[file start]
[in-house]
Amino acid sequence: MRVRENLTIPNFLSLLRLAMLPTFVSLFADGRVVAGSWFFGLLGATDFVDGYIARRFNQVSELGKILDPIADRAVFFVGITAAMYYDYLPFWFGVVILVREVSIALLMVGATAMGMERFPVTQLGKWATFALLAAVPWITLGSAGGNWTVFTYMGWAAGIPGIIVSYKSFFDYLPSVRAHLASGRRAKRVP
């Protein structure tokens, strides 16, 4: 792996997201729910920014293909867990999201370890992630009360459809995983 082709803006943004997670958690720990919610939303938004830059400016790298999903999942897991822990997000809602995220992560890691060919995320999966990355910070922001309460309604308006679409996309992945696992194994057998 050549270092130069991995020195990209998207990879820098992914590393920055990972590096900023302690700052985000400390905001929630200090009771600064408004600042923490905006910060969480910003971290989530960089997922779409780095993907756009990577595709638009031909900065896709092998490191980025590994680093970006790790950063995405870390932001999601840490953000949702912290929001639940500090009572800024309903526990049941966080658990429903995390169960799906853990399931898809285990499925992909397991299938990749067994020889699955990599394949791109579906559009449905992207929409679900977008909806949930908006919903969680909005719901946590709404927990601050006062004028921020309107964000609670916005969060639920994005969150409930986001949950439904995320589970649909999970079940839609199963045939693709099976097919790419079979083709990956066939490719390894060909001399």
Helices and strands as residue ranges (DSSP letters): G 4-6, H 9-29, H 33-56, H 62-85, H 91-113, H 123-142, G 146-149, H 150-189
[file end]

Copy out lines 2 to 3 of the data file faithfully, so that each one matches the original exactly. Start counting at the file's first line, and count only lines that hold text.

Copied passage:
Amino acid sequence: MRVRENLTIPNFLSLLRLAMLPTFVSLFADGRVVAGSWFFGLLGATDFVDGYIARRFNQVSELGKILDPIADRAVFFVGITAAMYYDYLPFWFGVVILVREVSIALLMVGATAMGMERFPVTQLGKWATFALLAAVPWITLGSAGGNWTVFTYMGWAAGIPGIIVSYKSFFDYLPSVRAHLASGRRAKRVP
């Protein structure tokens, strides 16, 4: 792996997201729910920014293909867990999201370890992630009360459809995983 082709803006943004997670958690720990919610939303938004830059400016790298999903999942897991822990997000809602995220992560890691060919995320999966990355910070922001309460309604308006679409996309992945696992194994057998 050549270092130069991995020195990209998207990879820098992914590393920055990972590096900023302690700052985000400390905001929630200090009771600064408004600042923490905006910060969480910003971290989530960089997922779409780095993907756009990577595709638009031909900065896709092998490191980025590994680093970006790790950063995405870390932001999601840490953000949702912290929001639940500090009572800024309903526990049941966080658990429903995390169960799906853990399931898809285990499925992909397991299938990749067994020889699955990599394949791109579906559009449905992207929409679900977008909806949930908006919903969680909005719901946590709404927990601050006062004028921020309107964000609670916005969060639920994005969150409930986001949950439904995320589970649909999970079940839609199963045939693709099976097919790419079979083709990956066939490719390894060909001399």